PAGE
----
HIST 347 Portraits in United States History
A biographical examination of the rise and development of significant individuals in the United States. This course considers the relationship between these individuals and events to determine their influence in the development of history. Specific individuals vary by semester.
Prerequisite: A survey course in either American History, Western Civilization or World History.
HIST 348 United States Environmental History
An historical examination of how people of the United States organized their lives within ecological systems of the area, conceived of their natural world, and reshaped their environment according to human needs. The complex and interdependent relationships among human social, cultural, and political institutions and the natural world receive special emphasis.
Prerequisite: HIST 151 U.S. History to Reconstruction or HIST 152 U.S. History since Reconstruction; or permission of instructor.
HIST 349 The 1960’s in Europe and the United States
A comparative study of the era known as “The Sixties” in the United States and Europe. The course focuses on the political, cultural, and social upheaval wrought by the rise of the “New Left” and the successes/failures of the numerous social movements for civil and political rights for marginalized groups. The political and social turmoil of 1968 serves as a focal point for analyzing the period.
Prerequisites: HIST 154 Western Civilization Since the Renaissance or HIST 155 The Comparative History of World Civilizations.
HIST 350 Historical Studies Tour
A guided tour, or series of tours, of significant sites, cities, or landmarks in the human past. This course also includes traditional or other methods of teaching. Topics vary according to the specialty of the faculty member. Students are expected to prepare in advance for the excursions and are examined on their learning experiences.
Prerequisite: One of the five survey courses (HIST 151 United States History to Reconstruction, HIST 152 United States History since Reconstruction, HIST 153 Western Civilization to the Renaissance, HIST 154 Western Civilization since the Renaissance, or HIST 155 The Comparative History of World Civilizations) in American or European/World History as appropriate, or permission of instructor.
HIST 351 History of Modern Science – The Copernican Revolution to Present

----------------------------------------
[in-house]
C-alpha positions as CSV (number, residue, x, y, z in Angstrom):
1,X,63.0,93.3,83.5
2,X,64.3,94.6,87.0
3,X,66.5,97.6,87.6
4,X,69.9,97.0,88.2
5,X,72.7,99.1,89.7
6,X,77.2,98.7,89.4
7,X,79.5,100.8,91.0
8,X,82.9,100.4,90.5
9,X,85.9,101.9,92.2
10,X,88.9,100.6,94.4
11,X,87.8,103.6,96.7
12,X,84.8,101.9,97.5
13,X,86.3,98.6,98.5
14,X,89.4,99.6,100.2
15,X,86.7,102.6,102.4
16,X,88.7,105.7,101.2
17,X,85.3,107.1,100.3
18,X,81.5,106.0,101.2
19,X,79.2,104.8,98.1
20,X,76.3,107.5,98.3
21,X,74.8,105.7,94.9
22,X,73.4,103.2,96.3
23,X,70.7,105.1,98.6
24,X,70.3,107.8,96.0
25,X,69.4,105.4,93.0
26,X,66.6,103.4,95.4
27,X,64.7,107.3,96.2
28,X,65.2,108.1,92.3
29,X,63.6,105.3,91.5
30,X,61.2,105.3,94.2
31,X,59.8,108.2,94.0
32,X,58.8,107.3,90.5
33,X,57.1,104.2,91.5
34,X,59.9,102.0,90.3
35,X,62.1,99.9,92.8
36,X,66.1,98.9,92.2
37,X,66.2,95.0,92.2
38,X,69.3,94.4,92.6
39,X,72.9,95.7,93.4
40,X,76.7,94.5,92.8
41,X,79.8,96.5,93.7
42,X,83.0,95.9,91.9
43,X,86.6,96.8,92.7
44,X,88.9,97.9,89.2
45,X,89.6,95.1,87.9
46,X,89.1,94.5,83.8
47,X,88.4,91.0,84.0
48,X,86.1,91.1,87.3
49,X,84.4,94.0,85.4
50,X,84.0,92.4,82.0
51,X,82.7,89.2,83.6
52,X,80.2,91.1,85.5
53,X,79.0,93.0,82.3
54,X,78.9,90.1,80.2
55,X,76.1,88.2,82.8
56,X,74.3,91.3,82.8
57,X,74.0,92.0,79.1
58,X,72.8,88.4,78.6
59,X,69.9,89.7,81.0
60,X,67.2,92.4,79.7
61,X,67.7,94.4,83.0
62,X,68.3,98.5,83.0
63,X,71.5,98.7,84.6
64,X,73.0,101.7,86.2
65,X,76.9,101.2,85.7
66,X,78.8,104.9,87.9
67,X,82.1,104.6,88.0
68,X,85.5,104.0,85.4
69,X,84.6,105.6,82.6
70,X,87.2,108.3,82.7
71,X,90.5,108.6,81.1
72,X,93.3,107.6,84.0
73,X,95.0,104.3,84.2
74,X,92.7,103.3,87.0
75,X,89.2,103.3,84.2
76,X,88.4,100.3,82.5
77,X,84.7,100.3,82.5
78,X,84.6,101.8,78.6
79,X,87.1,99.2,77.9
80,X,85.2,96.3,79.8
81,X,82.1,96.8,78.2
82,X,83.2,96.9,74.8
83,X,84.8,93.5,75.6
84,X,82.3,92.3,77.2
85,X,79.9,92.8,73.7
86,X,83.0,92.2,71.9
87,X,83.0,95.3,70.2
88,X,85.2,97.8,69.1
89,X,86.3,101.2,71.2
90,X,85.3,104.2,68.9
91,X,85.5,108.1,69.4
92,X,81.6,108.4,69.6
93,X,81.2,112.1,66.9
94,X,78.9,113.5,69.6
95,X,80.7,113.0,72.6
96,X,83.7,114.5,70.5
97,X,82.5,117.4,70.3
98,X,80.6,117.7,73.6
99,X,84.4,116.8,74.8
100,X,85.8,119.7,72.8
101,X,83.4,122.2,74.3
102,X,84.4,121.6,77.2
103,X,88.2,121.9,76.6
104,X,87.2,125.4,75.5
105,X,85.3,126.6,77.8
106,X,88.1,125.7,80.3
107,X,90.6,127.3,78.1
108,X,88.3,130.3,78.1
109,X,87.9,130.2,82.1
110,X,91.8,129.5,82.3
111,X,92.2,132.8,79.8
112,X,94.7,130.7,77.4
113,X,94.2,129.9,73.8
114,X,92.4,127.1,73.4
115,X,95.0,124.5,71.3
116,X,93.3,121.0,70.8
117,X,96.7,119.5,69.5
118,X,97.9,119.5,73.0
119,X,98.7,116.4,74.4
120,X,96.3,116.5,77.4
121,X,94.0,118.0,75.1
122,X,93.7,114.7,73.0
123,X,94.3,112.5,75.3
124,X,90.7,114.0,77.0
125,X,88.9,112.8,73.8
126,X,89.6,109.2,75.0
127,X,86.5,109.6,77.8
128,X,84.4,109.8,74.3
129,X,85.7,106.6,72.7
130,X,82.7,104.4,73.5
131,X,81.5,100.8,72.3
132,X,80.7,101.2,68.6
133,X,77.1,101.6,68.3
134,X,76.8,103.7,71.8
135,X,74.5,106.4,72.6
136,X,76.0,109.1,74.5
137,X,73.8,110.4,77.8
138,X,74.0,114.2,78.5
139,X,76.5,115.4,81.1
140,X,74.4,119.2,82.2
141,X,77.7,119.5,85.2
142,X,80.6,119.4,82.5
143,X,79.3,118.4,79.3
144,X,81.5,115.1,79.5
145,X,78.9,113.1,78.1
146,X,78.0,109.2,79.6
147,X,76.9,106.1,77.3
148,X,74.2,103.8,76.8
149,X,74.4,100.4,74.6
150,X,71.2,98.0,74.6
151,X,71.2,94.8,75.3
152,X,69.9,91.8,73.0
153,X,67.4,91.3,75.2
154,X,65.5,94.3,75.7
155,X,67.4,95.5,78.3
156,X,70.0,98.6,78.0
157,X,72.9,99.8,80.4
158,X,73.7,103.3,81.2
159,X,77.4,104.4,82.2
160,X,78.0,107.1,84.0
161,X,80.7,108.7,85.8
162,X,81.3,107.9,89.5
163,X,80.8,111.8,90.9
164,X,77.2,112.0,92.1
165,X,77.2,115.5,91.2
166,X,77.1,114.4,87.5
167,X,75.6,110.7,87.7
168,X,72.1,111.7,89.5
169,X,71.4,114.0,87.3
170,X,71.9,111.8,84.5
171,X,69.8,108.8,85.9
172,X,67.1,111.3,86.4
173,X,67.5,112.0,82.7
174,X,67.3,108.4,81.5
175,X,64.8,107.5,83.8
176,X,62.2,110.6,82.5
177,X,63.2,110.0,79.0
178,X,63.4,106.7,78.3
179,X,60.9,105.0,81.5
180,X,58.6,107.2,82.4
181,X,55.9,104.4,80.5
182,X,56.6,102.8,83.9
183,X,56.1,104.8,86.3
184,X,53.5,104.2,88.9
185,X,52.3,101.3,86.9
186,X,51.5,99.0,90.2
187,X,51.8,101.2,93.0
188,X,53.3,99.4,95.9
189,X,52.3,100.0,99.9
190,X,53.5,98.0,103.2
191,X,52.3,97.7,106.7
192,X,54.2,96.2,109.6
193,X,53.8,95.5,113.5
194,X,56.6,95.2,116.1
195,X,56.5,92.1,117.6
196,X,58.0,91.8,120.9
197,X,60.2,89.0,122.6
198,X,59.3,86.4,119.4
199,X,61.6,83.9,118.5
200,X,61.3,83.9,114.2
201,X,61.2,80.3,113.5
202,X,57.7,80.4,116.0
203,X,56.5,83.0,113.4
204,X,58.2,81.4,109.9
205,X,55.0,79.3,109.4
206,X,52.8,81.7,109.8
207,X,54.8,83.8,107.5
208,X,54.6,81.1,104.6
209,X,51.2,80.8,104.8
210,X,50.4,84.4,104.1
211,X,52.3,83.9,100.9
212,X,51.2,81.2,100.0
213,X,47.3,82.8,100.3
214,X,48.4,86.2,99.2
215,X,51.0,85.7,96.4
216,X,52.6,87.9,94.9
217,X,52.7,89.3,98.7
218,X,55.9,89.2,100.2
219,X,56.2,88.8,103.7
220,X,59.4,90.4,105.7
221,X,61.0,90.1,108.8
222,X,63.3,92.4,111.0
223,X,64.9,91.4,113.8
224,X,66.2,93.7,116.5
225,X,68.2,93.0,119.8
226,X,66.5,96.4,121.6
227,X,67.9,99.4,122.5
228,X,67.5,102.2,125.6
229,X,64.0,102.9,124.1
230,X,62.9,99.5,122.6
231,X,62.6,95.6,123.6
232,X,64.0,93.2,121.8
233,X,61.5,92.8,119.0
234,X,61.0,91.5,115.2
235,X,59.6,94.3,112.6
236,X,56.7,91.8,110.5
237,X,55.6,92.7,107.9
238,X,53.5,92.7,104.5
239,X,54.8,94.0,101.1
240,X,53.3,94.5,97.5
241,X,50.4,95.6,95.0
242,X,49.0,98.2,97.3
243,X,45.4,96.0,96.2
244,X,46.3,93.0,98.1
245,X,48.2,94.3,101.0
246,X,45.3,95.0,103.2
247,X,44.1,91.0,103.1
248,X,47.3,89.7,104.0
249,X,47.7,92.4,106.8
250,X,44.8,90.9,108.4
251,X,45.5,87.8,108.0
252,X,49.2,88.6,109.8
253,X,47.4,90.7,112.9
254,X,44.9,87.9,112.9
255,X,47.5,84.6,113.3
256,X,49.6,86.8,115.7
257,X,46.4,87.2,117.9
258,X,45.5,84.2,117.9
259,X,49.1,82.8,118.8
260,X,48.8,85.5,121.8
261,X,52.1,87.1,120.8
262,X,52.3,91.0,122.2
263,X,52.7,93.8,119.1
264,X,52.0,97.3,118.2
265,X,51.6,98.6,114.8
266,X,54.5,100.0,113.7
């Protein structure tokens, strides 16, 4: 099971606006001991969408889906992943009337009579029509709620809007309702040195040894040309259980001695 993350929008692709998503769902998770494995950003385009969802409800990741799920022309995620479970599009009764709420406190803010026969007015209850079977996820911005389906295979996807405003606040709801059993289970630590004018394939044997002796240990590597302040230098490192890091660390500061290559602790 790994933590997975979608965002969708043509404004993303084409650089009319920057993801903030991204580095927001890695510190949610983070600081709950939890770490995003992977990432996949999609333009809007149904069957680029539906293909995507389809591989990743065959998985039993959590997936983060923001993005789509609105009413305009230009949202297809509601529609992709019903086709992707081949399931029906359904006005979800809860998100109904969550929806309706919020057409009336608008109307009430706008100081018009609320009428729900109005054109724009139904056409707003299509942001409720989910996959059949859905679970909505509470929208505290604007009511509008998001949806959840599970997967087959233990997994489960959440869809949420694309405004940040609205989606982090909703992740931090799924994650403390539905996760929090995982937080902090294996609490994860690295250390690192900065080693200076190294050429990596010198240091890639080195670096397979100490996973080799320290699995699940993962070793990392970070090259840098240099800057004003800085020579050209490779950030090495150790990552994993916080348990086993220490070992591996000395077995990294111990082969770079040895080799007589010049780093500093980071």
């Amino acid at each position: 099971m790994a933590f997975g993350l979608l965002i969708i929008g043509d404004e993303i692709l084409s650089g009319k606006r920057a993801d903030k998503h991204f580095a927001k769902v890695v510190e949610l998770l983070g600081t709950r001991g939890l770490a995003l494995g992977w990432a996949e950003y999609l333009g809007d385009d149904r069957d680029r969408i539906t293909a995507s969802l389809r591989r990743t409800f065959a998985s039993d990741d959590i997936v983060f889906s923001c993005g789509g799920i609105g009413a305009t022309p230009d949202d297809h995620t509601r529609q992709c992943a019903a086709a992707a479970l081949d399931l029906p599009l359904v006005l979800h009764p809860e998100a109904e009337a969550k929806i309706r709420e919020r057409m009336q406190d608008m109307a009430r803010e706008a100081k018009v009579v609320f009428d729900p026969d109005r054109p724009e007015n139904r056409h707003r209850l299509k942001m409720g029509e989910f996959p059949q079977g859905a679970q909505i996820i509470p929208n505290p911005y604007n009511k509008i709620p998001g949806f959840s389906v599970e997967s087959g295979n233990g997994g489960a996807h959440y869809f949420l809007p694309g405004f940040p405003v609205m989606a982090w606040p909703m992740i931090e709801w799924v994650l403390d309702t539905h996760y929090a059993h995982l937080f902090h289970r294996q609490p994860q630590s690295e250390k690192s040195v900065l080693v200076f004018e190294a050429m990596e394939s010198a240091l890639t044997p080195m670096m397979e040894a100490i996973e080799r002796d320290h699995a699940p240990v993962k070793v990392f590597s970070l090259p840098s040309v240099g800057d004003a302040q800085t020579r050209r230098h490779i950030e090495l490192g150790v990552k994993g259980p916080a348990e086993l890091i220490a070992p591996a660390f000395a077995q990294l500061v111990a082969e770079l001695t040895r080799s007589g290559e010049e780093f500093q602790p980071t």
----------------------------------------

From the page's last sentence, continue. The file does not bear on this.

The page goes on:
An historical examination of revolution in modern science. After a brief introduction to the structure of scientific revolutions and a comparison of the concepts of political and scientific revolutions, the course deals with major transformations in science from Copernicus to the computer.
Prerequisite: HIST 154 Western Civilization since the Renaissance or HIST 155 The Comparative History of World Civilizations.
HIST 355 Topics in History
A special topic in history to be given at the discretion of the Department. Course topic is determined by the instructor with an emphasis on developing a critical and analytical understanding of the subject under consideration, including relevant historiography. No more than two topics courses may be used to satisfy the departmental requirements for history majors. When topics courses are to be offered, the faculty member presenting the course and its subject will be announced during the prior semester. This course is not part of the Department’s regular curriculum.
Prerequisites: A minimum of two 100-level history department courses, and HIST 250 Historical Research and Writing.
HIST 362 Ancient Greece: From the Homeric through the Hellenistic Age
An examination of the history of ancient Greece. Topics include the society and thought of the Homeric period; the rise of the polis and the thought of the Archaic age; the Persian wars, the Athenian empire, Periclean Athens, the Peloponnesian wars, and the thought of the fifth century; the empire of Alexander the Great and the thought of the Hellenistic age.
Prerequisite: HIST 153 Western Civilization to the Renaissance or another course that includes the Classical period.
HIST 363 Ancient Egypt
An investigation into the history and society of pharaonic Egypt from the time of the country’s unification circa 3000 B.C.E to the end of the New Kingdom, circa 1069 B.C.E.. Topics such as Egypt’s relations with Nubia, Western Asia and the Aegean world, the role of women in society, and the impact of religion on government theory are examined through the study of primary sources. Sources include original texts in translation, monuments, and numerous artifacts testifying to the daily life of the common people.
Prerequisite: HIST 153 Western Civilization to the Renaissance or permission of instructor.
HIST 364 Ancient Rome: The Republic and the Empire
An examination of the history of ancient Rome from the founding of the Republic to the collapse of the Empire. Topics include the evolution and decline of the Republic, its concept and institutions of government; the reign of Julius Caesar and the rise of Caesarism; the rise of Augustus and the formation of the Empire; relations of the Empire to the Christian church; the decline of the Empire; and the reigns of the emperors Diocletian, Constantine, and Theodosius. The contributions of Rome in the fields of political, constitutional, and legal thought and institutions are stressed.
Prerequisite: HIST 153 Western Civilization to the Renaissance.
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